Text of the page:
Drawing the Rose Flower

Once you have your directional lines and main shapes in, start drawing a small shape, then a larger shape; move on to next shape, relating each one to another and using fine veins as lines to find form. At all times check and double-check the edges of petals, relationships between the petals and directional strokes suggesting form.

Directional strokes help defining and describing forms. Draw curved lines on petals to follow the form, with more pressure applied to shadow areas.

Once you have your shapes, color the shades, starting from the darkest dark.

Keep comparing the lightest value on your drawing with the lightest spot on the object, and adjust the drawing as needed. Similarly, keep comparing the darkest areas as well.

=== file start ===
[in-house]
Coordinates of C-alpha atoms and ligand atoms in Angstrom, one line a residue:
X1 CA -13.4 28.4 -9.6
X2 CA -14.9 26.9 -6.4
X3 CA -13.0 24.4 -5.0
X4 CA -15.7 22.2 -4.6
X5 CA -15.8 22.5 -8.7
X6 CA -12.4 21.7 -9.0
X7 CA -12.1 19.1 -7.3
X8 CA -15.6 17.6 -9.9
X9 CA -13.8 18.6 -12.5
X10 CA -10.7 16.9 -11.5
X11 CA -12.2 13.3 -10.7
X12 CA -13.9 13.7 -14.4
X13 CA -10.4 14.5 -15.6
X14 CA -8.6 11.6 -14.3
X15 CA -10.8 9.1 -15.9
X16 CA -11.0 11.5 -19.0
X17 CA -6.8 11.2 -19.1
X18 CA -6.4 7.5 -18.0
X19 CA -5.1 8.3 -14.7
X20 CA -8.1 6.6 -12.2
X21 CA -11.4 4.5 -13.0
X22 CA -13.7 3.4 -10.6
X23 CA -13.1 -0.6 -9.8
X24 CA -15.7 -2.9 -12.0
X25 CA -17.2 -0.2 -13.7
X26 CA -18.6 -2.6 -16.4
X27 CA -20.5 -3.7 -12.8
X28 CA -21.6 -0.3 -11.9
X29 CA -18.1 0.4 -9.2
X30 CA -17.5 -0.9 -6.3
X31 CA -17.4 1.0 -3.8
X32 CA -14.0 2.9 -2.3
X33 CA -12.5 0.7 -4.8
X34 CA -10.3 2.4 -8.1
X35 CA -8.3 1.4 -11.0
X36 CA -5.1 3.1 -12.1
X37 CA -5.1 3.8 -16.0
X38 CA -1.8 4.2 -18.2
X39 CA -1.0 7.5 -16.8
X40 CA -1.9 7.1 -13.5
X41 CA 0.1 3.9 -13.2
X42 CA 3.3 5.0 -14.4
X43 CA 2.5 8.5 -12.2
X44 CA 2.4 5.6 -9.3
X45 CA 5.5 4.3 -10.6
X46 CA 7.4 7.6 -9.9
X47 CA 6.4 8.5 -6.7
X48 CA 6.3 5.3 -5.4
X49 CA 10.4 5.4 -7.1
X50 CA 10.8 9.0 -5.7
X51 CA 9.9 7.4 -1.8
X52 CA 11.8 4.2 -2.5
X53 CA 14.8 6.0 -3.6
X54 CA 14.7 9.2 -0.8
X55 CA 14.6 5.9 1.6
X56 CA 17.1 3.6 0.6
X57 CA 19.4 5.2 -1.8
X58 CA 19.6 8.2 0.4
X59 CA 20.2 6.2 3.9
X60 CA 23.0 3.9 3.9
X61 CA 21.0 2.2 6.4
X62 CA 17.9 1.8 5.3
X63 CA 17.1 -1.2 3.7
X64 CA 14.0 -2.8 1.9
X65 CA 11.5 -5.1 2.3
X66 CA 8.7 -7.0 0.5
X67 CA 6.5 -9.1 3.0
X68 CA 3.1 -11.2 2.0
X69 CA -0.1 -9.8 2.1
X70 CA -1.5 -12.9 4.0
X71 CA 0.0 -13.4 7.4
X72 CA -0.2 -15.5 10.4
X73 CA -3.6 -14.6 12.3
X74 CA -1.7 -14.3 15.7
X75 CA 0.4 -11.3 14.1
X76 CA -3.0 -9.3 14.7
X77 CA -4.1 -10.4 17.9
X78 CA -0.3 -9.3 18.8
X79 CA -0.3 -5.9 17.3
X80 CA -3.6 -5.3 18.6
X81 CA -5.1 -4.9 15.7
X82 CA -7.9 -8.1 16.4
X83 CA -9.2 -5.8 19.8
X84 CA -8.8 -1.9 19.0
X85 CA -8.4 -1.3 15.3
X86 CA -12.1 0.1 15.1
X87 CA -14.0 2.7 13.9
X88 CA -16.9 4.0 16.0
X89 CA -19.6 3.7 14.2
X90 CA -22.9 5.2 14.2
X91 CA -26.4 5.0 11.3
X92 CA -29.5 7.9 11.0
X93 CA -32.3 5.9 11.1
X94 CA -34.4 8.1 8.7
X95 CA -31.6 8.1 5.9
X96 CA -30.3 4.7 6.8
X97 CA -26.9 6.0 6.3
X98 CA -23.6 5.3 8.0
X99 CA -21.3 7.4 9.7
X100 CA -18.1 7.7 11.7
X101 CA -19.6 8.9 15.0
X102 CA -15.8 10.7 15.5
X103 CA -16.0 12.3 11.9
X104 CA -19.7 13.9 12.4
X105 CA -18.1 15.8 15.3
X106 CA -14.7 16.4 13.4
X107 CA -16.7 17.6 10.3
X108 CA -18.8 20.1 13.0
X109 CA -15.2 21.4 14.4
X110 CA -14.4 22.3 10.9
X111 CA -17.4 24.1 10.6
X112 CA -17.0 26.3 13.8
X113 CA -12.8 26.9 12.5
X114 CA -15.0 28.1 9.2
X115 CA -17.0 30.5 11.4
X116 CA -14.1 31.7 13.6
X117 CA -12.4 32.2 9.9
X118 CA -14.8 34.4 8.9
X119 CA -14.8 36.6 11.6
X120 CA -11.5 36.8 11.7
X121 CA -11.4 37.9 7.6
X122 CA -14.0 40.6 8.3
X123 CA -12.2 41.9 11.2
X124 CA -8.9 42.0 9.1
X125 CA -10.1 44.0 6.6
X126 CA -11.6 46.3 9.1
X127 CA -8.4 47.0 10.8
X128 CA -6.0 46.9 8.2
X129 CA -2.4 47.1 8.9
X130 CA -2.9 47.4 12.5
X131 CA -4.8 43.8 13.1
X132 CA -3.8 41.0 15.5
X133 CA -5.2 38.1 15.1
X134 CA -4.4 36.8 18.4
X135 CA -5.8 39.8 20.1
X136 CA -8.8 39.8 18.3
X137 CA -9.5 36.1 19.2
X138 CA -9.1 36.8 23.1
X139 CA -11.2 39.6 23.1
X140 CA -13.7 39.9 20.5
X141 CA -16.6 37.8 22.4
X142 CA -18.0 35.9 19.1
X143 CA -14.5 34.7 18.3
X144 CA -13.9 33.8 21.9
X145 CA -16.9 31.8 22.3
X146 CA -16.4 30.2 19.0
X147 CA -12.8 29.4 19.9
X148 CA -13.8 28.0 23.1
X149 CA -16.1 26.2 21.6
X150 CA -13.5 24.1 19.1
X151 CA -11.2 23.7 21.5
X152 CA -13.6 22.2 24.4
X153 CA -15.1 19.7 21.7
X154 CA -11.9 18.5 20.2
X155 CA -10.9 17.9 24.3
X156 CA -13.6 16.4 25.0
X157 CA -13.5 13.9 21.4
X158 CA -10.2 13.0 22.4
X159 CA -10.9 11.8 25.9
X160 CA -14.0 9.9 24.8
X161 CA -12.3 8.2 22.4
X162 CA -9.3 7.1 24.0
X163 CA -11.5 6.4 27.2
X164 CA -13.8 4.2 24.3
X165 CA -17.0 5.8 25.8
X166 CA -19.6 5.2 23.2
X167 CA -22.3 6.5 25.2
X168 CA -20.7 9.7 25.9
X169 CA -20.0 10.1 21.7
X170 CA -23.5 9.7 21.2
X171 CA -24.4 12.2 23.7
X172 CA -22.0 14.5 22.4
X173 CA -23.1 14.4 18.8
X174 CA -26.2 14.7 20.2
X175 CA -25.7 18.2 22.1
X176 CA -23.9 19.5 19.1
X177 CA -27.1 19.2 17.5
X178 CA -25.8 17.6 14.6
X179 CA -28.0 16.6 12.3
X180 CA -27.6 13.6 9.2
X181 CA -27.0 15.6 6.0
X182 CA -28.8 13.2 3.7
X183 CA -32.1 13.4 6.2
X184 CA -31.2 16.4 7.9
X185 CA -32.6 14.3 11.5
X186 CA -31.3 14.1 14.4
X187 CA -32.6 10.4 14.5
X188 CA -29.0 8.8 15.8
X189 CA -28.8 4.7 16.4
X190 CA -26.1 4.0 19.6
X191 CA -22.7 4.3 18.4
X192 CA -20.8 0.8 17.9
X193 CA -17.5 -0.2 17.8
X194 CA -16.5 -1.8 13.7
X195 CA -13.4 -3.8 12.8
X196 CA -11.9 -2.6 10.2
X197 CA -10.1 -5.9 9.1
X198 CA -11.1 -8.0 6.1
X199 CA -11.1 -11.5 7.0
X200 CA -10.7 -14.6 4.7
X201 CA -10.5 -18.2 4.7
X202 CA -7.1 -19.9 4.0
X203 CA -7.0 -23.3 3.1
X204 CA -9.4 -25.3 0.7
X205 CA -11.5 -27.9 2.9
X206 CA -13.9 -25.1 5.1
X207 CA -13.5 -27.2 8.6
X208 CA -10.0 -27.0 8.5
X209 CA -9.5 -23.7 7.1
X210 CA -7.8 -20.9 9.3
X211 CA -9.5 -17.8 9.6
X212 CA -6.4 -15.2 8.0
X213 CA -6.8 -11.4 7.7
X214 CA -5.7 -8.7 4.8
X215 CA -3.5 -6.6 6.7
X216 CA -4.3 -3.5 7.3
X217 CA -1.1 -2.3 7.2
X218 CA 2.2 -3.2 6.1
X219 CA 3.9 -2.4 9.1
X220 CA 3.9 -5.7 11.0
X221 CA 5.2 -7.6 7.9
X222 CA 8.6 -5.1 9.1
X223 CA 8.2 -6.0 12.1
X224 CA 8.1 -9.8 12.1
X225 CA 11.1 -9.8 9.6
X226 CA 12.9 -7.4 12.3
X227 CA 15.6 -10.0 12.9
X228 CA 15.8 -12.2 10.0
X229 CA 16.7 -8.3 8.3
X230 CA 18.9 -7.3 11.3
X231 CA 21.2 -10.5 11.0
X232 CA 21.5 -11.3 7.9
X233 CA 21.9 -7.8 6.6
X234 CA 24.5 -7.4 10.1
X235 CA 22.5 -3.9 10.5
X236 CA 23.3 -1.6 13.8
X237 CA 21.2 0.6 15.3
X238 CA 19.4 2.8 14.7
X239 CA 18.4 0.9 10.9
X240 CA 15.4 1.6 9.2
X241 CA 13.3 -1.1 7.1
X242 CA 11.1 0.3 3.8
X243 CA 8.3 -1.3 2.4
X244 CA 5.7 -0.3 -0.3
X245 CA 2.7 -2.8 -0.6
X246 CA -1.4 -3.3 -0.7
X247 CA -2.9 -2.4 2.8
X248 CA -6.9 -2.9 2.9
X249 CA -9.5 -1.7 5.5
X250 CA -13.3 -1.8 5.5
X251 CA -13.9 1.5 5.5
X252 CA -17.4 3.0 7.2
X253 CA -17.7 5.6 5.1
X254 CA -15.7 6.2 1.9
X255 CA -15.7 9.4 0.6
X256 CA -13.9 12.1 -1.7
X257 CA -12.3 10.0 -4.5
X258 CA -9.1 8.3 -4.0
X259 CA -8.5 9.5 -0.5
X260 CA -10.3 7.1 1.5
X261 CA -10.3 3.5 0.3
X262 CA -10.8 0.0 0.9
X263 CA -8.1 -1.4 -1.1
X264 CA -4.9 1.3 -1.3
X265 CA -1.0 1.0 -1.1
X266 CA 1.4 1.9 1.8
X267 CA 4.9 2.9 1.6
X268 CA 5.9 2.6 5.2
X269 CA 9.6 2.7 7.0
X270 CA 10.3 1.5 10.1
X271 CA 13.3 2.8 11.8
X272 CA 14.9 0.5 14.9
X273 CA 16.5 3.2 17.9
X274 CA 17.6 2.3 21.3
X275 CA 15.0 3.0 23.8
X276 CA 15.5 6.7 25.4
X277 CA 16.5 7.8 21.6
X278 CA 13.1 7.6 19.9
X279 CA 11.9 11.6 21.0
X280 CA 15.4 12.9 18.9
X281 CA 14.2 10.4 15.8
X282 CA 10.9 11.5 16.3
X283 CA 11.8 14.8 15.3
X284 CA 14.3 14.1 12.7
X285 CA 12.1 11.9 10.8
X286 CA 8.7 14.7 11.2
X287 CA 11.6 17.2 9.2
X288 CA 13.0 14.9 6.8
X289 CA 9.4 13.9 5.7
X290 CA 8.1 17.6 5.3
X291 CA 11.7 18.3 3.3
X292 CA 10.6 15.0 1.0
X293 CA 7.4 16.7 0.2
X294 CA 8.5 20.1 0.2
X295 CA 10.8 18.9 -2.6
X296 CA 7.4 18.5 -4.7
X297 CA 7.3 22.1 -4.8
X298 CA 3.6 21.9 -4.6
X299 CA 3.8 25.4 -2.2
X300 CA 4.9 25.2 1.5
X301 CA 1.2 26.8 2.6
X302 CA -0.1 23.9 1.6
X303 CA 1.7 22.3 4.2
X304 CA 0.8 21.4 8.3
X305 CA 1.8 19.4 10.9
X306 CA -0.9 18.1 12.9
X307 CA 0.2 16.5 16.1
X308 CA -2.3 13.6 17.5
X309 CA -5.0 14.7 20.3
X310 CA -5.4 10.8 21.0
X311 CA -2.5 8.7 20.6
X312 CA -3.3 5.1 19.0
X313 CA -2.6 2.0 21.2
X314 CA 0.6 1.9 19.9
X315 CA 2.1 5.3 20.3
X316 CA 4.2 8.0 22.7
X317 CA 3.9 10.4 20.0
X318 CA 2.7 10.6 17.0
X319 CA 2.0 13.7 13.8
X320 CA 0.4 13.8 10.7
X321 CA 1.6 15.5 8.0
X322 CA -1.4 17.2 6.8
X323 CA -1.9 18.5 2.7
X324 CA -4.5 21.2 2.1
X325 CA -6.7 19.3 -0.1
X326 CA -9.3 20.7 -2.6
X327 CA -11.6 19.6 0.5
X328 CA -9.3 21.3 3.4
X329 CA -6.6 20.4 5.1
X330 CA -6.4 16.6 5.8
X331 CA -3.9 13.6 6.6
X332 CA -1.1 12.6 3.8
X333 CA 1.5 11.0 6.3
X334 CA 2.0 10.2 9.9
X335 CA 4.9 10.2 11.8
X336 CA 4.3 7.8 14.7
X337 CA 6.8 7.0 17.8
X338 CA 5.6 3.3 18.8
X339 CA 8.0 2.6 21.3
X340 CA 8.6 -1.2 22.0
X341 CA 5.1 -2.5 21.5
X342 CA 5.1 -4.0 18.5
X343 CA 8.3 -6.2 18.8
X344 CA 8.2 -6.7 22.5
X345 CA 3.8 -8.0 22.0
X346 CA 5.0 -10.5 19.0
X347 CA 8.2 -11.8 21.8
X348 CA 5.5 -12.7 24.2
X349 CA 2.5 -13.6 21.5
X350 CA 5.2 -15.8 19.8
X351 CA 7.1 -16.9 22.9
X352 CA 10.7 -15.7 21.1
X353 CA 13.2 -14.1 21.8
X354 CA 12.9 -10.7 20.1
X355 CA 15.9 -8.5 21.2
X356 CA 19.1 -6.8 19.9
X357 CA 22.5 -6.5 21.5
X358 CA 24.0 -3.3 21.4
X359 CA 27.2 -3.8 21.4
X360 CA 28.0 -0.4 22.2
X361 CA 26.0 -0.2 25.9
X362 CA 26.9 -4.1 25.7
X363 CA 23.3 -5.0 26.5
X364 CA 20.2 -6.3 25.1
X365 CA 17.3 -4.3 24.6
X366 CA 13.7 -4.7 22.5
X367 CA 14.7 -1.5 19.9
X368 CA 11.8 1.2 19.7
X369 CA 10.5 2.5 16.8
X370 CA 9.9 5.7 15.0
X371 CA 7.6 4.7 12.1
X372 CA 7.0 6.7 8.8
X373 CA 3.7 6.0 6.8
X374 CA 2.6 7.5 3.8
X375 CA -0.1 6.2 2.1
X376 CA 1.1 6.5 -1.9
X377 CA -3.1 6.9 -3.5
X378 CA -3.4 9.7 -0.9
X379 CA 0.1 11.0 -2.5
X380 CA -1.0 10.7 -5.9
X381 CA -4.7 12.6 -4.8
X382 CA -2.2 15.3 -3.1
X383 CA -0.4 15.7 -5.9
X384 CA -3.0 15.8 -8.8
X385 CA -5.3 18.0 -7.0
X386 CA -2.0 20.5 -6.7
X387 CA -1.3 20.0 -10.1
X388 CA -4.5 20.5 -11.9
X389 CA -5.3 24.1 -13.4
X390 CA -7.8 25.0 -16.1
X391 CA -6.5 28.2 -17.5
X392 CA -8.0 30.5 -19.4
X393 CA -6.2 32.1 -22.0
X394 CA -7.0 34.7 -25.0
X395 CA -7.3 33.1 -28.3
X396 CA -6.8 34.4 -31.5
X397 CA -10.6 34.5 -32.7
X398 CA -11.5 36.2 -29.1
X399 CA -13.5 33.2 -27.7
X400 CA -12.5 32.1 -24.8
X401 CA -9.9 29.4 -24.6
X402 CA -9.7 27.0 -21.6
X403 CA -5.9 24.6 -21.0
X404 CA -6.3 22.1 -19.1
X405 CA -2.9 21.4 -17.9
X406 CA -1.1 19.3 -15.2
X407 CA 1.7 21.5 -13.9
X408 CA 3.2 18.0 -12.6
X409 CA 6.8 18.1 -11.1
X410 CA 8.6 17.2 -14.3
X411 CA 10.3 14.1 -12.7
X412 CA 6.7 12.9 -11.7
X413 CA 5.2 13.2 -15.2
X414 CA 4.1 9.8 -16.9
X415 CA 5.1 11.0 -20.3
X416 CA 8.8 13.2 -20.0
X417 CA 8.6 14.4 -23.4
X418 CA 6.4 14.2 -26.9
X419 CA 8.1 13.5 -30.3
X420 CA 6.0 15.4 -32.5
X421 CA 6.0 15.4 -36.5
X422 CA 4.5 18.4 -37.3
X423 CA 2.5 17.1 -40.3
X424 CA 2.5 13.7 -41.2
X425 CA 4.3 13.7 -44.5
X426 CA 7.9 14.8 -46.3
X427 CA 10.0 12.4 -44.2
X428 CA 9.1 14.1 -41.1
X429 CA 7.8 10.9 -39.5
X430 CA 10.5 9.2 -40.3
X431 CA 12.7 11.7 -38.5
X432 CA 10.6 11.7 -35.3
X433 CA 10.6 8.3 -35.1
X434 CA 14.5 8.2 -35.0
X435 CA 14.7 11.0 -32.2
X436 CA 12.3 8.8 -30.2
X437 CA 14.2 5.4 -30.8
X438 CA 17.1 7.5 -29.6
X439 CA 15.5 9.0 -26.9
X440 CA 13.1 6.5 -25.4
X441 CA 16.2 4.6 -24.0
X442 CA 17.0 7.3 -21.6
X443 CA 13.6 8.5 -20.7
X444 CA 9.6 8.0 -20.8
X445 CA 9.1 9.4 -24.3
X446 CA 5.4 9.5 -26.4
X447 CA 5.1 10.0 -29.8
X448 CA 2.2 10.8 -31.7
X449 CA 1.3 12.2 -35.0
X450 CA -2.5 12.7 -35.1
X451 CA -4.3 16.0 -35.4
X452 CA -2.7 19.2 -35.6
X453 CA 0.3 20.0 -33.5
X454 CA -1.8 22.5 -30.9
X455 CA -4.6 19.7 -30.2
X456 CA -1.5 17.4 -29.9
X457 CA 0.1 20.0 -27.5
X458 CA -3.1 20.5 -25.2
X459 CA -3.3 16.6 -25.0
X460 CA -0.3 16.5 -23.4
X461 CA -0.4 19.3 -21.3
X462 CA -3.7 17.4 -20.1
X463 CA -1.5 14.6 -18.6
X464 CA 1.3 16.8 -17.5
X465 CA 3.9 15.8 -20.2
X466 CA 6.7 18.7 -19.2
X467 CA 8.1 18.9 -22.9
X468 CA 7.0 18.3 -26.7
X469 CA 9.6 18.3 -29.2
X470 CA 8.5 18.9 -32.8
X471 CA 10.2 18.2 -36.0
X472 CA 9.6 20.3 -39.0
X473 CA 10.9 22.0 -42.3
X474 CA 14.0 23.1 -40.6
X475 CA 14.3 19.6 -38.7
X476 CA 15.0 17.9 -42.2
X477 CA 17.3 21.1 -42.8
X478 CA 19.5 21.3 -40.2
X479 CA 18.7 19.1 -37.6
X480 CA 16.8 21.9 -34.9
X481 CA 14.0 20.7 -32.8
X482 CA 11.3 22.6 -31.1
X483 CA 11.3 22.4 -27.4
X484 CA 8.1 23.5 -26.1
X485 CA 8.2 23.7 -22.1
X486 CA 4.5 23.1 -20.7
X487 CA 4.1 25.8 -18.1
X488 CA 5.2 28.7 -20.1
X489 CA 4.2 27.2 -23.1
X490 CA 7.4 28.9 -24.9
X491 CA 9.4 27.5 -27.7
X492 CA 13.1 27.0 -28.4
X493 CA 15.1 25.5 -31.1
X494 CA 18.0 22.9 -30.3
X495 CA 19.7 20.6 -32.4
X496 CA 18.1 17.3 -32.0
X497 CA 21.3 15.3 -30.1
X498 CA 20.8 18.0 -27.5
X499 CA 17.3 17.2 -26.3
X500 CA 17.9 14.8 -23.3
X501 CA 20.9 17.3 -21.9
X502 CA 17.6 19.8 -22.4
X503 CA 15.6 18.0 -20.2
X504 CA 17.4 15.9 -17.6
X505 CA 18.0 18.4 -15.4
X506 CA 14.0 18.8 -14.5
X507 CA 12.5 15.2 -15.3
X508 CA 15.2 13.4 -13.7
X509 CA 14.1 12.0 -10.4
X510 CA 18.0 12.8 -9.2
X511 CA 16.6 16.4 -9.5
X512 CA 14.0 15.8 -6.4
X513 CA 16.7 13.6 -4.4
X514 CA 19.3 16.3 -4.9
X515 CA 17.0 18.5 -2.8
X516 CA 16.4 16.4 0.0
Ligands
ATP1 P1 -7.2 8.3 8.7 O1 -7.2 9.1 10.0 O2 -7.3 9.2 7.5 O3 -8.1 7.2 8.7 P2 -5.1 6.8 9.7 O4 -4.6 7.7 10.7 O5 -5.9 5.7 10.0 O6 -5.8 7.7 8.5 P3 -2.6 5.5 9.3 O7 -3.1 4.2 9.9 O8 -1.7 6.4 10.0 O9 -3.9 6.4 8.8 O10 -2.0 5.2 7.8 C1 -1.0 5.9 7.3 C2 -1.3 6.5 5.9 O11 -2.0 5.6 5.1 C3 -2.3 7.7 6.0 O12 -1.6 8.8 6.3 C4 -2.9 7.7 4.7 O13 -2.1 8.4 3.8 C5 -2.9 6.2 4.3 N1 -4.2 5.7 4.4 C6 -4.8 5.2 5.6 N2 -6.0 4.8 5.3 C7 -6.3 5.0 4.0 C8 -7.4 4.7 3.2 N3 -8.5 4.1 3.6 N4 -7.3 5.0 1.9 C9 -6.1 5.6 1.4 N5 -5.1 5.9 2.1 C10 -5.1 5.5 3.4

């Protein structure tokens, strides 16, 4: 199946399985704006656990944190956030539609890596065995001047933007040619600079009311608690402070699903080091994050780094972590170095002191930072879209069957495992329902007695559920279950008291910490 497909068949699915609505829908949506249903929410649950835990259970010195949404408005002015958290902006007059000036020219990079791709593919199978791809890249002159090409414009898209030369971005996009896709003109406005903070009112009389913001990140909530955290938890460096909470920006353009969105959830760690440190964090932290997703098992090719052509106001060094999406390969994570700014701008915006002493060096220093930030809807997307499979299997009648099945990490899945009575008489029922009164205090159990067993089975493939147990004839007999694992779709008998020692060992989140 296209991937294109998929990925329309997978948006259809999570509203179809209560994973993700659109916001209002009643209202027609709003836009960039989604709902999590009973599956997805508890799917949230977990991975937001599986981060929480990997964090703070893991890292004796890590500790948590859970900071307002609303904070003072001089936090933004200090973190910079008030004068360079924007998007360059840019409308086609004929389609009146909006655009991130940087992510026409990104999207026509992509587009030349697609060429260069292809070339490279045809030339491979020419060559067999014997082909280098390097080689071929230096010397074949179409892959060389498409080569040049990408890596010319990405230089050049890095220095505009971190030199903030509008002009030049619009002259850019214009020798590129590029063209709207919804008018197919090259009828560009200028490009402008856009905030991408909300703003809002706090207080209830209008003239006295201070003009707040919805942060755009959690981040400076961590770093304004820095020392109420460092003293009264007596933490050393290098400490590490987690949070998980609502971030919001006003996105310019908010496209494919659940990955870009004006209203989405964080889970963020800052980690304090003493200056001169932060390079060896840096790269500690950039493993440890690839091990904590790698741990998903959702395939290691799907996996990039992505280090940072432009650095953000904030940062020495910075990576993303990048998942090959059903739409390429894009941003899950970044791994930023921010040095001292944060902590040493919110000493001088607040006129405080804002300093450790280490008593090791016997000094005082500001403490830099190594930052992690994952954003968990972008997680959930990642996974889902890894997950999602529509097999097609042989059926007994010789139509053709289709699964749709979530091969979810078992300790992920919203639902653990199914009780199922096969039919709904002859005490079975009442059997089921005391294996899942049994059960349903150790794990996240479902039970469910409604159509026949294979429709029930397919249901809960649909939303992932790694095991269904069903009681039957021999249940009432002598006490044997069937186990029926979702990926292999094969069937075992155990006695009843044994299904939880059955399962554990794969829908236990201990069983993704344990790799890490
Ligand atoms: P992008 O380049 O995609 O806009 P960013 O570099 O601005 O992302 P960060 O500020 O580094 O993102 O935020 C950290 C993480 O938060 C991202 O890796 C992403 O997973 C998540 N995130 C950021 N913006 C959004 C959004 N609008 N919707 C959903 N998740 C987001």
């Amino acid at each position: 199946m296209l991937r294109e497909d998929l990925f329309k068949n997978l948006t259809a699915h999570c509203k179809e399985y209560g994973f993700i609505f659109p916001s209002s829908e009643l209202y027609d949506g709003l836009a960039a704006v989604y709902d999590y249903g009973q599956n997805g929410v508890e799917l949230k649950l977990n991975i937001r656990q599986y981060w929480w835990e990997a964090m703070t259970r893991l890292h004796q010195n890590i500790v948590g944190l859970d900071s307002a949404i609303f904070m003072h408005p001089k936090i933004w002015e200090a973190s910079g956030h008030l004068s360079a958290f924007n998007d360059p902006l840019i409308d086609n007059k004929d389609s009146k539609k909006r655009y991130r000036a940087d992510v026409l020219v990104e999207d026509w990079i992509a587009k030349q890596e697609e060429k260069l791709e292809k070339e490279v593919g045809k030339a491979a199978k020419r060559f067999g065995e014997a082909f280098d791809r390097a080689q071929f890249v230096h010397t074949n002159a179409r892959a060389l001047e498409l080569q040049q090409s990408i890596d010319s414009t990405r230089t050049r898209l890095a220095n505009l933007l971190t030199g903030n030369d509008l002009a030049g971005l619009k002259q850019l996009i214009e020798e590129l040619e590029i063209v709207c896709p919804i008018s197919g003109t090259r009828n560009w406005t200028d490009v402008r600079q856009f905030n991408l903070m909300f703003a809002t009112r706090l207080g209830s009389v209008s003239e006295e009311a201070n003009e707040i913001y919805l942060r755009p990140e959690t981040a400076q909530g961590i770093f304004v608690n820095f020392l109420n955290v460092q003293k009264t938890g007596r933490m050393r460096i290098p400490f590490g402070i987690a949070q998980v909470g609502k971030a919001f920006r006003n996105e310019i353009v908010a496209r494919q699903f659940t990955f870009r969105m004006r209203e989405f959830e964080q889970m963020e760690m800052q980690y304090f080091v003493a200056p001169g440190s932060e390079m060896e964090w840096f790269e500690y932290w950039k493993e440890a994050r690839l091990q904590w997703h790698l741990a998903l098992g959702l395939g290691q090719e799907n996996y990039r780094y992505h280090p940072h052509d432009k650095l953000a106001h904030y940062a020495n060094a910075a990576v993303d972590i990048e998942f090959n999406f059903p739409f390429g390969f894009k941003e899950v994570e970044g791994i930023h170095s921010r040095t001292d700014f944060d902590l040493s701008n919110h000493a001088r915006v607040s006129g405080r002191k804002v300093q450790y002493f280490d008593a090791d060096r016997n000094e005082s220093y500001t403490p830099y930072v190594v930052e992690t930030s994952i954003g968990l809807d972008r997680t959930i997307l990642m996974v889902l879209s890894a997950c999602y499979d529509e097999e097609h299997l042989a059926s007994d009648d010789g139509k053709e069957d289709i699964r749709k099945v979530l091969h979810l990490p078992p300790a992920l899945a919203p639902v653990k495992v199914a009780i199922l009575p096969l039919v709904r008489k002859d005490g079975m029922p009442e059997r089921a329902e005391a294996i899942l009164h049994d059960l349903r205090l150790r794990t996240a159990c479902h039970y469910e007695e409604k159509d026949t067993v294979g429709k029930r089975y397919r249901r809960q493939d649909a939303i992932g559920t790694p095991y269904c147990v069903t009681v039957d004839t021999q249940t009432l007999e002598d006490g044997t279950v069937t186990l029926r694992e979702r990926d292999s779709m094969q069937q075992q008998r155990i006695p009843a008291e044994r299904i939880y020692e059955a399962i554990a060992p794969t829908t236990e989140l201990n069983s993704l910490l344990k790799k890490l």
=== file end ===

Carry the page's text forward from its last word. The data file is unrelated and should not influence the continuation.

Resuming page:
Squint often and continuously look at your drawing and compare to the rose, assess each area of the drawing in relation the others, to achieve correct value variations. Always keep checking for accuracy. This is a great way to develop drawing and observation skills.

Grid Drawing

With the grid drawing technique you can enlarge a subject keeping the proportions.
With the grid drawing technique you can enlarge a subject keeping the proportions. | Source

Grid Drawing Technique

If you are finding difficult to get the proportions right, you can use the grid technique. This works well when you are working from a reference photo.

First you draw a grid of squares or rectangles on your photo. If you don’t want to write on the photo, you can insert it in a plastic sleeve and draw the grid on the plastic.